Peter Brötzmann: 1941–2023


Brötzmann worked with nearly every major name in free-jazz within Europe.

(Photo: RI Sutherland-Cohen)

Peter Brötzmann, a German saxophonist and clarinetist whose music charted a provocative, uncompromising new course for free-jazz, died June 20 at his home in Wuppertal, Germany. He was 82.

His death was confirmed by The Guardian, who spoke to Brötzmann’s label, Trost Records, and his collaborator Heather Leigh, the Scottish pedal steel guitarist. Leigh said that Brötzmann had passed away in his sleep.

Atonal and stylistically abrasive, Brötzmann often seemed to be aiming for a pure, unfettered catharsis on his horns, which included tenor and alto saxophones, clarinet and the Hungarian tárogató. He eschewed conventional melodic and rhythmic structure, and even shed nearly all audible vestiges of blues and African American roots in his playing. That said, he was also a frequent collaborator with African American musicians such as Cecil Taylor, Sonny Sharrock, Andrew Cyrille and Ronald Shannon Jackson.

Brötzmann was a prolific recording artist, making nearly 120 albums as a leader or co-leader and dozens more as a sideman. His second recording, 1968’s Machine Gun, is regarded as a landmark in the European avant-garde jazz scene. Over the years his sound broadened to include more lyricism (especially when playing clarinet), although he never put aside the coarse, volatile sound that had first distinguished him. Nor did he cease experimenting: One album, 1977’s Schwarzwaldfahrt, notoriously found him playing his tenor saxophone while it was submerged in a river.

While his bountiful recordings vividly illustrated his evolution as an artist, Brötzmann himself was uninterested in reflecting on it. “That’s not my cup of tea,” he told an interviewer in 2019. “You compare if you want, I don’t look backwards, there is still now and tomorrow.”

Former U.S. president Bill Clinton counted himself a fan, in 2001 calling Brötzmann “one of the greatest alive.”

Brötzmann was born March 6, 1941, in Remscheid, Germany. In his youth, he aspired to be a painter (with saxophone, on which he was entirely self-taught, as a hobby), and he formed an association with Nam June Paik and other members of the experimental Fluxus movement, though he was never a full-fledged member. Paik, in particular, encouraged him to concentrate on his music, which was already showing great originality (though it was also already alienating). “I realized that I liked being on the road together with other musicians and built up something new and unheard,” he later recalled.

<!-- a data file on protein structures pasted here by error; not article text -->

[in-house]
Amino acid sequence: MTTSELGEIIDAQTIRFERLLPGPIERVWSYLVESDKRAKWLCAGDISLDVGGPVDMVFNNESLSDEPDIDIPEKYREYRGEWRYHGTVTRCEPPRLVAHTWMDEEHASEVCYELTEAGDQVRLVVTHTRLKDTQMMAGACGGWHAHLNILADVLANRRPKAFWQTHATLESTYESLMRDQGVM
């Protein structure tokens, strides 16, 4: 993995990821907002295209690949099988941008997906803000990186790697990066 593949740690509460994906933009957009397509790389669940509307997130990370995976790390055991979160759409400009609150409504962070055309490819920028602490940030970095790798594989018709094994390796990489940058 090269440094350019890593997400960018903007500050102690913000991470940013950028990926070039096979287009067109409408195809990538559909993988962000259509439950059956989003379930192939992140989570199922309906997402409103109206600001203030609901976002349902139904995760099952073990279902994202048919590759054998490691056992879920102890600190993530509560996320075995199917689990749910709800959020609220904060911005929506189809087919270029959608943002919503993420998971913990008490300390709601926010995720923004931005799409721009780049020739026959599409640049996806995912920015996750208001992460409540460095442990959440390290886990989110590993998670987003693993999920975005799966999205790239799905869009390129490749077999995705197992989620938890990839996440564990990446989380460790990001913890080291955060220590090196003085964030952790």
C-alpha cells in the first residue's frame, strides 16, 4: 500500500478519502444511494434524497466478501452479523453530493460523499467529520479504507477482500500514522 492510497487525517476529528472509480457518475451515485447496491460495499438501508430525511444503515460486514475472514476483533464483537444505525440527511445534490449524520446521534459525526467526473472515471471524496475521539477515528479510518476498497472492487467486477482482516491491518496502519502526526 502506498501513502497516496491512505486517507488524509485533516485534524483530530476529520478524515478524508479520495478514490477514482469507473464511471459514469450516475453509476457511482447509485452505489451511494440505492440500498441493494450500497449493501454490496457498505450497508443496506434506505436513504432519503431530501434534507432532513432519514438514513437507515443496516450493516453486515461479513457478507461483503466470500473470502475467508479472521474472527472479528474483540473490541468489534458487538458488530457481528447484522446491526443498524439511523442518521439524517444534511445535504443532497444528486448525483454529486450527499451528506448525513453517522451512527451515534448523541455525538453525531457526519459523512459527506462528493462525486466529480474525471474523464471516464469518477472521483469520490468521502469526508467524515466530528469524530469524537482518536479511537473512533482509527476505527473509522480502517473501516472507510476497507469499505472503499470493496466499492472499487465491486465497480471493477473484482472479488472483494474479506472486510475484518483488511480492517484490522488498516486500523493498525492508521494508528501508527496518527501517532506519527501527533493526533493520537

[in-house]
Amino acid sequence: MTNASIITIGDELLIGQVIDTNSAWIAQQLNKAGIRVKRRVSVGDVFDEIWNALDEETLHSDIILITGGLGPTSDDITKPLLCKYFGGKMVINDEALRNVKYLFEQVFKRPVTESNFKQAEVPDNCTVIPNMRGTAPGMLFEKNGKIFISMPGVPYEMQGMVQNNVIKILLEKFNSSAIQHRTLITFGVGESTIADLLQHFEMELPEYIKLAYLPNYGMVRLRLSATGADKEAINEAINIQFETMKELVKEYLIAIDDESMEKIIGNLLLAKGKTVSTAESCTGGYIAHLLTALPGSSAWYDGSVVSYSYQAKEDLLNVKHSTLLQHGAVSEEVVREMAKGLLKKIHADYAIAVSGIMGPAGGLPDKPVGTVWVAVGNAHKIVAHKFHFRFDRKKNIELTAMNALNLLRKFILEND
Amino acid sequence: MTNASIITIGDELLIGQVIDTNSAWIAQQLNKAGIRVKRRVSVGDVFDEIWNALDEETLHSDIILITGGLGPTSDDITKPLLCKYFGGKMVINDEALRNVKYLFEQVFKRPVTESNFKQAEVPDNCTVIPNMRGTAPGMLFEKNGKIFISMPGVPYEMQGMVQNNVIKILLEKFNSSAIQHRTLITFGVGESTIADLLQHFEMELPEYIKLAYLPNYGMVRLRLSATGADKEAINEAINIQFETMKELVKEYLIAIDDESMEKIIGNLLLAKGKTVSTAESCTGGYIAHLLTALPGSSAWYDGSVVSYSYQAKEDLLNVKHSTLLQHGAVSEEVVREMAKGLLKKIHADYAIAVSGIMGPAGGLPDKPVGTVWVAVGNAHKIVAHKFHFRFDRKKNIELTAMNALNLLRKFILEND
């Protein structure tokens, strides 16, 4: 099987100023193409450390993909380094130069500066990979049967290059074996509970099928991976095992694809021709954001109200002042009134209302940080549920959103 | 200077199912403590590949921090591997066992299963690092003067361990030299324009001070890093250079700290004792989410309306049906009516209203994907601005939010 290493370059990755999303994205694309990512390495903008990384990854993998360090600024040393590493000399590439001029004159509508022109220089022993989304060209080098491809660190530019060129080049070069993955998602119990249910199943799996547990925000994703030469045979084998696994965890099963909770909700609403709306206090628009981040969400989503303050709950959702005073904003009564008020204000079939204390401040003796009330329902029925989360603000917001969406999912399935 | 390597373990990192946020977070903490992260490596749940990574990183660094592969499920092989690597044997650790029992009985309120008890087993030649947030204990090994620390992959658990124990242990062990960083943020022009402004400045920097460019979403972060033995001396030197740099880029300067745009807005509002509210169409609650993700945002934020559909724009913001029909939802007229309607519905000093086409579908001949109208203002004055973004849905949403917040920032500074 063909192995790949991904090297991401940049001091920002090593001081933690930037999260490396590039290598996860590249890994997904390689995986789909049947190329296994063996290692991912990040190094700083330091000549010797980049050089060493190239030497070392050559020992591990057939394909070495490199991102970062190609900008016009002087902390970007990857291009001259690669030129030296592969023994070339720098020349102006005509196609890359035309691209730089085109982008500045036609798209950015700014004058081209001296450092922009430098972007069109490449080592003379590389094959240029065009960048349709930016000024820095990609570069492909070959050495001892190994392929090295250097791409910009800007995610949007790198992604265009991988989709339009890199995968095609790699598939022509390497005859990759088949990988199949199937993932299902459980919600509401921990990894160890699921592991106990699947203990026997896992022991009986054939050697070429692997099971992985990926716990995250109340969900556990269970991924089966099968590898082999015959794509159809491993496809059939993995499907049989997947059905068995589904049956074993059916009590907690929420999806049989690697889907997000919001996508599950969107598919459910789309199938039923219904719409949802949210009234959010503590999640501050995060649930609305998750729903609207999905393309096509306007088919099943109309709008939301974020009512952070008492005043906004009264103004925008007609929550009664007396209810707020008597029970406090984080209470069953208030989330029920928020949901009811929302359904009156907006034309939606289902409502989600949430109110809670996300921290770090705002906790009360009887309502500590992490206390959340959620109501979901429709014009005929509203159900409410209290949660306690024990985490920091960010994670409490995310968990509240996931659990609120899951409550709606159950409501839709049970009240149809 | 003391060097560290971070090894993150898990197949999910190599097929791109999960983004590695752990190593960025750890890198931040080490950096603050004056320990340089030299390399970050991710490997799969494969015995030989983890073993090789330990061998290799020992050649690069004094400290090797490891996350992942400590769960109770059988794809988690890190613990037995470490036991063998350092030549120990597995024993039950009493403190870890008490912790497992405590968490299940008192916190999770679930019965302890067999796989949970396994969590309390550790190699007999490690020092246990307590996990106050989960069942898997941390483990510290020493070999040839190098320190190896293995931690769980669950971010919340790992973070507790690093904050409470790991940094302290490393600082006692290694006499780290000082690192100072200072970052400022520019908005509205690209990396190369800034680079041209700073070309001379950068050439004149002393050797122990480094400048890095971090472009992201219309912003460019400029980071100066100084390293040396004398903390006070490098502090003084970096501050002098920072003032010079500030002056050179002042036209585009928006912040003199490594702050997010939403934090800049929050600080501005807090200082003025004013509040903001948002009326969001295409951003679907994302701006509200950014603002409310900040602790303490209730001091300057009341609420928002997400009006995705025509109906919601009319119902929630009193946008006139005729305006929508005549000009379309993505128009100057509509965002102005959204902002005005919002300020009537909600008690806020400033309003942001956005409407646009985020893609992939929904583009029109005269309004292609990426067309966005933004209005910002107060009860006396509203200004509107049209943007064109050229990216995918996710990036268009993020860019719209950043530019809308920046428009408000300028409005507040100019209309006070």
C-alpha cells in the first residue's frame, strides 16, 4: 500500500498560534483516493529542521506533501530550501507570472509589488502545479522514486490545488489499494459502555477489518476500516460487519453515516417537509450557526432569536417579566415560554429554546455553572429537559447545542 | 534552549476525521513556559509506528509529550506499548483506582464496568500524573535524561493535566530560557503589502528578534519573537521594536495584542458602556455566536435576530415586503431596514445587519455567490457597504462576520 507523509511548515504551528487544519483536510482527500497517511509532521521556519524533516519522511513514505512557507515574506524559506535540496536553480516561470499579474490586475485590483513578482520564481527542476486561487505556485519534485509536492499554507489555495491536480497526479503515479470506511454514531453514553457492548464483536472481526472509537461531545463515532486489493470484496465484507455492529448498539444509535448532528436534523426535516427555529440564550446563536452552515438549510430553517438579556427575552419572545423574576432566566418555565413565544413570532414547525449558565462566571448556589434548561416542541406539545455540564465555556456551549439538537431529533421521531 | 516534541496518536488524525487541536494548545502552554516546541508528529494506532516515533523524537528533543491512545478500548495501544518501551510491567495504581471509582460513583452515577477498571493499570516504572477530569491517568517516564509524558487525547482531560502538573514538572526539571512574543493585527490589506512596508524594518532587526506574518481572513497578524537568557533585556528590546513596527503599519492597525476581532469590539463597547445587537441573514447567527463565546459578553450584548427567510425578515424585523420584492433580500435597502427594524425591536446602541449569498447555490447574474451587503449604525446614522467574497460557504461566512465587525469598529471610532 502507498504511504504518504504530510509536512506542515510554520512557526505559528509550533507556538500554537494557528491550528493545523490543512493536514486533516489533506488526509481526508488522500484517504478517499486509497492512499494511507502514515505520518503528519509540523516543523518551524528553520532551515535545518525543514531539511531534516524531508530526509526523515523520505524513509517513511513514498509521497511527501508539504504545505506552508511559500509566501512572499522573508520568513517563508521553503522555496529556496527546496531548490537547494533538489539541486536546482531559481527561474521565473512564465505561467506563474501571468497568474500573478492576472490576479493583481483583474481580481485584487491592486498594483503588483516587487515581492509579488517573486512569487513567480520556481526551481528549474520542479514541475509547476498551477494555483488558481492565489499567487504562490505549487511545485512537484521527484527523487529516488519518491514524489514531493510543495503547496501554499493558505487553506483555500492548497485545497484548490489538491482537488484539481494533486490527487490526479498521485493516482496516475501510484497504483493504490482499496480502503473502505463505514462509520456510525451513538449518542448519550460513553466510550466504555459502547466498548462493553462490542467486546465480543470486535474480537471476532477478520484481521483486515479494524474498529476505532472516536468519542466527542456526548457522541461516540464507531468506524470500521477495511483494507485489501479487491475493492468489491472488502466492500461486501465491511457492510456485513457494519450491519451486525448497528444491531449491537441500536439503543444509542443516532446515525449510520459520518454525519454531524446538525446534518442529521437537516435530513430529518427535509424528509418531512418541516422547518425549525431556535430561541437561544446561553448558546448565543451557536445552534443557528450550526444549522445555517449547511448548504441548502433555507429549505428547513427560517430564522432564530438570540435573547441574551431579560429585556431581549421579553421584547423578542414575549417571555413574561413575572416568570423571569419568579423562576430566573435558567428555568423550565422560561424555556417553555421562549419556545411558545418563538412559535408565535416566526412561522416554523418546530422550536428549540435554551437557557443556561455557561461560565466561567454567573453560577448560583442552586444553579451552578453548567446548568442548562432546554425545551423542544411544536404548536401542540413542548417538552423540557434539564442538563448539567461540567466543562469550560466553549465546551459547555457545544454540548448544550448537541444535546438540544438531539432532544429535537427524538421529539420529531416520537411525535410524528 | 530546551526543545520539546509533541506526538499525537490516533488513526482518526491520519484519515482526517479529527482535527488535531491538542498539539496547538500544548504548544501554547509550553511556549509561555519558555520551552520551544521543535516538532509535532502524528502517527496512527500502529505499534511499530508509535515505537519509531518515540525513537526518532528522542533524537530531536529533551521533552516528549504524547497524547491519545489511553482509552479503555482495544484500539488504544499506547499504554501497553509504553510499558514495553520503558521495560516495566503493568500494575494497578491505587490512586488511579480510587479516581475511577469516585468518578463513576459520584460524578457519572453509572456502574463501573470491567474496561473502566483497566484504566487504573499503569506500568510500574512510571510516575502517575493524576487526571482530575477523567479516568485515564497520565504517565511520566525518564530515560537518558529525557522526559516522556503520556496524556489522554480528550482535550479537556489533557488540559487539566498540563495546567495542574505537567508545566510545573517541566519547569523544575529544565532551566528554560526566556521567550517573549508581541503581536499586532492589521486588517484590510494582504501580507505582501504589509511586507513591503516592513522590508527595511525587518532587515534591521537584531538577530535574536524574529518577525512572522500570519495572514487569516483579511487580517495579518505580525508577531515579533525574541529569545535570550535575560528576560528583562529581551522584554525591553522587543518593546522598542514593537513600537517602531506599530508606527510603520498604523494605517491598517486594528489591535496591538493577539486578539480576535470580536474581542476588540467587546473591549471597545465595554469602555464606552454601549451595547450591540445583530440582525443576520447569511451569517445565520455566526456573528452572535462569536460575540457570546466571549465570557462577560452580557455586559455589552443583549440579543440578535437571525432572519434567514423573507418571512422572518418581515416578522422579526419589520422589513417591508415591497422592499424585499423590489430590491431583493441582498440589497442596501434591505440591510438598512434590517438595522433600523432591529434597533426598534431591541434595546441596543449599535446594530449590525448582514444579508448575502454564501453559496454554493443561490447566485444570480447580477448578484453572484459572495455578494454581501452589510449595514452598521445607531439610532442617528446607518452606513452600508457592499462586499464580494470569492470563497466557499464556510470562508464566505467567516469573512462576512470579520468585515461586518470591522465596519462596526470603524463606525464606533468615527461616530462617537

Brötzmann formed a trio with bassist Peter Kowald and drummer Sven-Åke Johansson, toured Europe with the Globe Unity Orchestra and Carla Bley and Michael Mantler, and recorded his first album, 1967’s For Adolphe Sax, which he self-released, since no record label would touch it.

It was his follow-up, the octet recording Machine Gun, that hit like a tidal wave: a “declaration of European independence,” as writer Ekkehard Jost put it. Its sustained intensity was a massive influence for free-jazz musicians across the continent. Many of its participants — including drummer Han Bennink, pianist Fred van Hove, guitarist Derek Bailey and saxophonist Evan Parker — became free-jazz major figures in their own right as well as longtime collaborators with Brötzmann. In particular, he formed a trio with Bennink and van Hove that worked together for much of the 1970s.

Over the years, Brötzmann gradually worked with nearly every major name in free-jazz within Europe. He also engaged with a wide swath of players based elsewhere, including South African drummer Louis Moholo-Moholo, Japanese percussionist Sabu Toyozumi and Americans John Zorn, Bill Laswell and Ken Vandermark in addition to Cyrille, Sharrock, Jackson and Taylor. He was a member of the supergroup Last Exit in the 1980s, and leader of the Die Like a Dog Quartet in the 1990s and 2000s. Most recently, he had collaborated regularly with Leigh; their last album, 2023’s Naked Nudes (also featuring cellist Fred Lonbeg-Holm), was their sixth together.

Brötzmann had long been dealing with health issues, which came to a head early in 2023 when he was traveling back to Germany from residencies in Warsaw and London. “I had a complete breakdown,” he acknowledged in a statement on Trost Records’ website. “Emergency, re-animation, intensive care … I have no idea what the future will look like and no, I won’t be able to play in the (near) future, means no travel and no stage. No good news, my friends. But it is how it is, and yes, I will do my best to stay with you. … Best to you all.” DB

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